Many Asian countries have a version of Chinese congee or “ Jook” which to me can be a bit bland even with the preserved egg and Chinese donut that often is served alongside for breakfast. In Southeast Asia congee is kicked up a few notches with far more flavourful variations and condiments.
In Thailand, rice congee is known as "chok" and is often served as breakfast with a raw or partially-cooked egg added. Minced pork or beef, shrimp, or chicken is usually added, and the dish is usually topped with a small version of pathongko or garnish of slivered ginger, deep fried shallots, and cilantro. Chok is usually served with a variety of salty, pickled vegetables.
Chicken, pork, fish or shrimp can be cooked in with the soup which is flavoured with garlic, ginger, scallions, cilantro, fish sauce and/or Mountain Sauce. Spicy pickles or pickled radish are often used as a side condiment.
“Chok” is popular as a breakfast dish, but some places that specialize in congee sell it throughout the day. Variations in the meat and toppings are also frequently found. Some offerings include blood cubes and various offal ie. intestines, heart lung, liver, and heart, chopped up). This latter version is especially popular in Northeast Thailand, Isan and also in Laos where chile condiments are served for each diner to adjust the flavours. Nam Pla Phrik (chiles in fish sauce) or ground dried chiles are often offered.
Congee or “Chok” is a perfect comfort food and often served to those who are sick and the elderly. We often make Chok as a light evening meal as it is so comforting and light on the stomach.
Ginger Chicken Soup with Jasmine Rice
¾ cup Jasmine rice, rinsed
4 cups chicken stock
5 inch piece of fresh ginger, peeled* (reserve 1” for slivers for garnish below)**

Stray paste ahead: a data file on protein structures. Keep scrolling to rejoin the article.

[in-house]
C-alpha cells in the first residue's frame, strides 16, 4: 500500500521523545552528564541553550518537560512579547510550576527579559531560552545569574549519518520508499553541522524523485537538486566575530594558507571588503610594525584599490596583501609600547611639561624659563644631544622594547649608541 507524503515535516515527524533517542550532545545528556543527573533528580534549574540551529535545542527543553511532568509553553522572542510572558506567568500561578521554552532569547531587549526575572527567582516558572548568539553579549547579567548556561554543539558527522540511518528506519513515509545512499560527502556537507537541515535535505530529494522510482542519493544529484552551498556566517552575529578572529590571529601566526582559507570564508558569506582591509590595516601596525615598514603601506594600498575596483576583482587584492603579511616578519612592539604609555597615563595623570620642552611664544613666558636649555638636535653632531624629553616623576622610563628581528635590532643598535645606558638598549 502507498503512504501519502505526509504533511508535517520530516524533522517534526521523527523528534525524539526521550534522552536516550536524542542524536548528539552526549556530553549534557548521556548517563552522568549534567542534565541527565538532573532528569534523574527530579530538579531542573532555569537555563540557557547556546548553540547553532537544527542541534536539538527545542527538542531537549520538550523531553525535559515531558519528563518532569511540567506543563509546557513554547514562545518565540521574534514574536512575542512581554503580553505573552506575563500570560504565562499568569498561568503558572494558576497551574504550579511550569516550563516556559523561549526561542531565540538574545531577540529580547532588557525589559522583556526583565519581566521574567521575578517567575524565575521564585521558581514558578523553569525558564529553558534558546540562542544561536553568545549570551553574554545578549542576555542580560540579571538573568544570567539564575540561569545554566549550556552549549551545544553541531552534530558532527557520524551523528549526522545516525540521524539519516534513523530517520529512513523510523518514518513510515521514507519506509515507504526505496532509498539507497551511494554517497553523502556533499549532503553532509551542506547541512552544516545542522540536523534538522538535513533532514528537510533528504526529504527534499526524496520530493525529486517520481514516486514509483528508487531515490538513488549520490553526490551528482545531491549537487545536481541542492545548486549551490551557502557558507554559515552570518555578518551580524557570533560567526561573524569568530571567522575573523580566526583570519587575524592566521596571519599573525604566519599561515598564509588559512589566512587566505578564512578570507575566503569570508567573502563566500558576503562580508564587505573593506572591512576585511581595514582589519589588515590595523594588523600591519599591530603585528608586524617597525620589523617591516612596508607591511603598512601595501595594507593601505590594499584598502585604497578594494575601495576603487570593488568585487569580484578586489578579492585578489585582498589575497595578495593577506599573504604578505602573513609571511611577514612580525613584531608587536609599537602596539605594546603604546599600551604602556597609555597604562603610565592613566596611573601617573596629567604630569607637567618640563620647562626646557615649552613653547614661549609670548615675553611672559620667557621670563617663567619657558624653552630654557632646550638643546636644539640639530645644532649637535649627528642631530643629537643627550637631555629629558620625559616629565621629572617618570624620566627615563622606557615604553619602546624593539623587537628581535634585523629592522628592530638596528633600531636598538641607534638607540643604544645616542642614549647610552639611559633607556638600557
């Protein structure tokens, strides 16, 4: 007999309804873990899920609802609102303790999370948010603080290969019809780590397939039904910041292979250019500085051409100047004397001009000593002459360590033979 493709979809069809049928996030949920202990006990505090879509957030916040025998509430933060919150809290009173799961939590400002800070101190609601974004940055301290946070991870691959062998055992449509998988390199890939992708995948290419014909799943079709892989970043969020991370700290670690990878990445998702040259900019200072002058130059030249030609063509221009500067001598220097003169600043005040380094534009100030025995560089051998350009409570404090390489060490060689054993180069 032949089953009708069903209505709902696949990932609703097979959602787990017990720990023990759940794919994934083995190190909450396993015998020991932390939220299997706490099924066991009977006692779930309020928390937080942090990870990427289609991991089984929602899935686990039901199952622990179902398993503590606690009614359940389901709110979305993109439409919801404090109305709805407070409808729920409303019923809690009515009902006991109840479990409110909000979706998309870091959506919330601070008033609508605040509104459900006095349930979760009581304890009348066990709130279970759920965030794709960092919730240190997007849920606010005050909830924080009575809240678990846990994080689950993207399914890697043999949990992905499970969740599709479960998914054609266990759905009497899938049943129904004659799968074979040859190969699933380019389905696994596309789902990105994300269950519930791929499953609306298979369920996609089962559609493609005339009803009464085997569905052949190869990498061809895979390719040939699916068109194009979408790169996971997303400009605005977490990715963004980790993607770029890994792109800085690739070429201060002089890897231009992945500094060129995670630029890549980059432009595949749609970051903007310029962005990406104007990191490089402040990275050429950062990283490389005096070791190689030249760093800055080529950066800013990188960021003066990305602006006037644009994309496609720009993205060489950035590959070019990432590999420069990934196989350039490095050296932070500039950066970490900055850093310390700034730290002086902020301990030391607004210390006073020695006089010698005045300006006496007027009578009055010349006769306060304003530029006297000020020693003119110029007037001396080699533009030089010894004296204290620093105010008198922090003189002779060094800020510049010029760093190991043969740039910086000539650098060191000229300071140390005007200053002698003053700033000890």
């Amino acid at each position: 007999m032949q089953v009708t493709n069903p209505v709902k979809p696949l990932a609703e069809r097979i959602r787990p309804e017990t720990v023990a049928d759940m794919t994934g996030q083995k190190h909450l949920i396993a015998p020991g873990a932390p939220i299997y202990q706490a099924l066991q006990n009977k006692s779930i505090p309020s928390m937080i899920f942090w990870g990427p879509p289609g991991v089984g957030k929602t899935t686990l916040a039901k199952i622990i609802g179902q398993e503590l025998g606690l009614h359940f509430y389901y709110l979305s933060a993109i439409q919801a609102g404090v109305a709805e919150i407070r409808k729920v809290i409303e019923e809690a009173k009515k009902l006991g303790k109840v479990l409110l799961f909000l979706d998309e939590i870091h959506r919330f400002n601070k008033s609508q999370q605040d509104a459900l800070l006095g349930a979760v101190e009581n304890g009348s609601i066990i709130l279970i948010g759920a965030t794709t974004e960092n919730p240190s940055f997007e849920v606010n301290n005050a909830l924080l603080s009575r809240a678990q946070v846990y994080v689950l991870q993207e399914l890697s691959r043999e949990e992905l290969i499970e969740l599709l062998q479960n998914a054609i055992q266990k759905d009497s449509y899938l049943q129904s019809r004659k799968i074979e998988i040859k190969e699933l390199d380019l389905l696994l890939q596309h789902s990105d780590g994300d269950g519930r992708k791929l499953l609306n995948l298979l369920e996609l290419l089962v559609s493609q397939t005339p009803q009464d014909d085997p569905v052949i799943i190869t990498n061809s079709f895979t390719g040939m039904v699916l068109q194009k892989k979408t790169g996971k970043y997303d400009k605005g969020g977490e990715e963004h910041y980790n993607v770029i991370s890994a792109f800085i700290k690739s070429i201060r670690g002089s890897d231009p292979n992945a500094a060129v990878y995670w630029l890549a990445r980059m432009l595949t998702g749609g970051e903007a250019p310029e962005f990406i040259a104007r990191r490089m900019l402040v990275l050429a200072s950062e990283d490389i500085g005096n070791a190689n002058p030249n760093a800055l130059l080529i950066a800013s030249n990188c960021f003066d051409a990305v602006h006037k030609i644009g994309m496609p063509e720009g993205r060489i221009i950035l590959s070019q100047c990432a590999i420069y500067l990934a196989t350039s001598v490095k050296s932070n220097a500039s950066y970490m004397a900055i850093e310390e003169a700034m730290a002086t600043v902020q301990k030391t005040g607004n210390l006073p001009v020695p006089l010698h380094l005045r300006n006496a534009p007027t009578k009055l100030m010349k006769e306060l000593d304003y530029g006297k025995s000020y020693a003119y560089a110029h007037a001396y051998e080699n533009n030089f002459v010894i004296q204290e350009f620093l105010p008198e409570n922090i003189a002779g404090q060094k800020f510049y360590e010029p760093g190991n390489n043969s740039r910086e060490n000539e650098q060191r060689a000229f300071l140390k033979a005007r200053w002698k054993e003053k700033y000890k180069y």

1 tablespoon Thai fish sauce (Nam Pla)
½ skinless, boneless poached chicken breast, sliced
1 tablespoon minced garlic
2 cups water
2 scallions, thinly sliced crosswise
2 tablespoons coarsely chopped cilantro
1 Tablespoon slivered ginger**
Deep fried shallots (optional)
*Peel ginger by scraping with the back of the bowl of a spoon. Works so easy and you don’t waste the ginger
In 3-4 quart stock pot add the rice to the 4 cups of chicken broth. Bring to a boil over high heat. Reduce the heat to low and simmer until the rice is tender and porridge-like, about 25-30 minutes.
Cut the peeled piece of ginger into thin juliennes, then cut across to make dice size pieces.
Place skinless, boneless whole chicken breast in 2 cups water with half of the diced ginger. Add a pinch of salt and some white pepper. Poach chicken until no longer pink, about 15 minutes. Reserve the stock from poaching the chicken breast to add to the soup. Let chicken breast rest for 10 minutes, then cut down the middle and slice. Set aside to add to soup.
Add the chicken stock, fish sauce to the rice, bring to a simmer and continue cooking over low heat for 5 minutes. Stir in the second half of the ginger and the chicken pieces and simmer for 5 to 10 minutes longer.
Ladle the soup into soup bowls, garnish with sliced scallions, chopped cilantro and slivered ginger and serve.
Variations of “Congee” in Southeast Asian countries:
Khao Chow or leftover jasmine rice is used to make Laotian congee with chicken called Kao Piak Kai. It is very much the same as in Thailand. They often add chiles fresh or dried for extra flavor.
In Cambodia, rice congee is called babaw and is eaten for breakfast. Plain congee is typically eaten with salted eggs, pickled vegetables, or dried fish. Chicken congee, pig's blood congee, and seafood congee are also commonly eaten.
In Vietnam, rice congee is called cháo. It is sometimes cooked with pandan leaves or Asian green beans. Sometimes toasted rice is added which gives a wonderful nutty flavour.
It is most commonly served as breakfast with pickled vegetables or fermented tofu. It is also popular as a lunch or dinner dish when cooked with a variety of meats. For example, Cháo gà is a variety of cháo cooked with chicken, garlic, and ginger, much as in Thailand.
"Cháo ḷng heo" is made with "ḷng heo" (a variety of pork entrails, including sliced cakes of congealed pork blood).
In Burma, rice congee is called san byohk: which means "rice boiled". It is very thin and plain, often made with just rice and water, but sometimes with chicken or pork stock and served with a simple garnish of chopped spring onions and crispy fried onions.